British artist Amar Stewart is the man behind the amazing paintings of NYC’s most important MC’s in the guise of 17th century Dutch royals and noblemen. Hailing from London, Stewart came to NYC to do a month-long residency at Cotton Candy Machine in Williamsburg. We met up with Stewart in Bushwick to chat about his inspiration, the New York vs. London art scene, and his upcoming show in San Francisco.
Can you tell us about your inspiration, first of all? We’ve obviously read that you’re inspired by Frans Hals’ portraits in the Met, but are there other artists or art forms that inspire you?
Yeah, definitely ‘cause I only discovered Frans Hals about two years ago, and it was my fiancée that introduced me to his work. I’d heard of it, I’d probably seen a little bit of it, but I never really paid much attention to it. I think because for so many years I was trying to figure out what I wanted to do with my art, so I was looking at graffiti artists, illustrators, designers, all sorts of creative people in different genres, which I don’t think was a bad thing. I was looking at them all, and I guess because of that I was inspired by so many people. A lot of the works were different mediums, even, like digital or illustrations to chalk works, to aerosol, murals and whatnot.
Here in New York, the paintings have gotten a good critical reception, right? Do you attribute that to the fact, at least partially, that these are New York rappers?
Definitely. New York is one of the main reasons—and I’m not just saying this because I’m in New York and because I’m talking to you—but it’s been such a motivation since I was 21 and I first came to New York. It was a huge eye-opener.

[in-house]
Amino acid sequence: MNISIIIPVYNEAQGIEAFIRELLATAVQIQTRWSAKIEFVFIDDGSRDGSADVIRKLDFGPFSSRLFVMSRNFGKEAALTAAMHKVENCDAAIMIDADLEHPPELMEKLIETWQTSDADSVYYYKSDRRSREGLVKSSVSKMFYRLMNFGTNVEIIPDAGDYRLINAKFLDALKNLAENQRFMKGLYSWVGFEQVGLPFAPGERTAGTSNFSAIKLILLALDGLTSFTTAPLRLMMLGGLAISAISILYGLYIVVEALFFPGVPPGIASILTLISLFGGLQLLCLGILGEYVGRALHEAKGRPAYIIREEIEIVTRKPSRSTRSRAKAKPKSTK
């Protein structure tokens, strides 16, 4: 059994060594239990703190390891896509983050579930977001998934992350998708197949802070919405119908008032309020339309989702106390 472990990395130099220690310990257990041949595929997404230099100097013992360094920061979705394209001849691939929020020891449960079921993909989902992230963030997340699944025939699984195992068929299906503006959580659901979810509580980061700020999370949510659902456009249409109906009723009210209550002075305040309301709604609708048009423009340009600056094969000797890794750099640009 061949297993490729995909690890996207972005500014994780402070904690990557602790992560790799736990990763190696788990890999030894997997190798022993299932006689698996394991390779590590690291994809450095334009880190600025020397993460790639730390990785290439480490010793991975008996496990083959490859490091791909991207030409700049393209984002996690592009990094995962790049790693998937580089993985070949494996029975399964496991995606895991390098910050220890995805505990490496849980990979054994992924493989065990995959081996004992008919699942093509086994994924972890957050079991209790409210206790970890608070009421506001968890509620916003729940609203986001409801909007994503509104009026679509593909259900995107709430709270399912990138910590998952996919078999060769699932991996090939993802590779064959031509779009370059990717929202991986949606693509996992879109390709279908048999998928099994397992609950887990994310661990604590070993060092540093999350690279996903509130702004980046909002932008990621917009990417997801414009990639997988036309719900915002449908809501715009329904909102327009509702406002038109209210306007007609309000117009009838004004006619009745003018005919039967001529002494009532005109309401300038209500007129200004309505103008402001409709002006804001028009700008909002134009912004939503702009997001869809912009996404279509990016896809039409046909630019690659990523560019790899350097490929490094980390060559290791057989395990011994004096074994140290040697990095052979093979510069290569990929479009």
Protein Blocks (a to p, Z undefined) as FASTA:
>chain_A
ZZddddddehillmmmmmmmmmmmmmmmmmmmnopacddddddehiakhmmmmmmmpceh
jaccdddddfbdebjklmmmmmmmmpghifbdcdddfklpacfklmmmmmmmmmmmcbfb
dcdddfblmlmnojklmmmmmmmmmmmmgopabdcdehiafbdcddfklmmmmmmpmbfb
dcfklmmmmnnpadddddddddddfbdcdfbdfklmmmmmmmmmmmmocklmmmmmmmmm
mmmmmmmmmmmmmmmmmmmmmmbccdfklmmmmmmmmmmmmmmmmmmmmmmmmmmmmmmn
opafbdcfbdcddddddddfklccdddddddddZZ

Back in the UK, a lot of the biggest music artists, not just in hip-hop but in any genre, are from New York. It’s a breeding ground for creativity, and when you’re seeing it back in the UK through various music videos or websites or fashion labels or whatever, it makes you realize that it is so inspiring to see. Being from London and being surrounded by creatives, every one of them is like, “New York is the one.”
The show, when I put it on, that was the whole point of it. It was paying tribute to New York’s finest, basically, with a couple of guest appearances like Tupac and Left Eye in there. New York is probably… it goes like music, film, and city life. Those are the three inspirations in my life. New York and London are the key cities that have inspired my work.
Have you shown these paintings in London?
No, no, no. This was exclusive to here. The Biggie and Tupac were painted in London. They were the last two paintings I did there. I had a closing event at my studio—it was a studio/gallery that I had called Work in Progress—which means I can take it anywhere in my world where I settle. People can come in and watch me paint and I can communicate with them.
So I had a closing event at my studio, which Biggie and Pac were in, but when I was here I produced thirteen paintings in a month for that show.
That’s a lot!
That’s a lot of work, yeah. That’s more than the 8 hours a day that I was doing, but it’s because the residency ran out in that month. He [Sean Leonard] was just like, “do as much as you can,” and I was like, “if I’m gonna do it, I’m gonna do it properly.” It’s the first showing of any of my work in the States.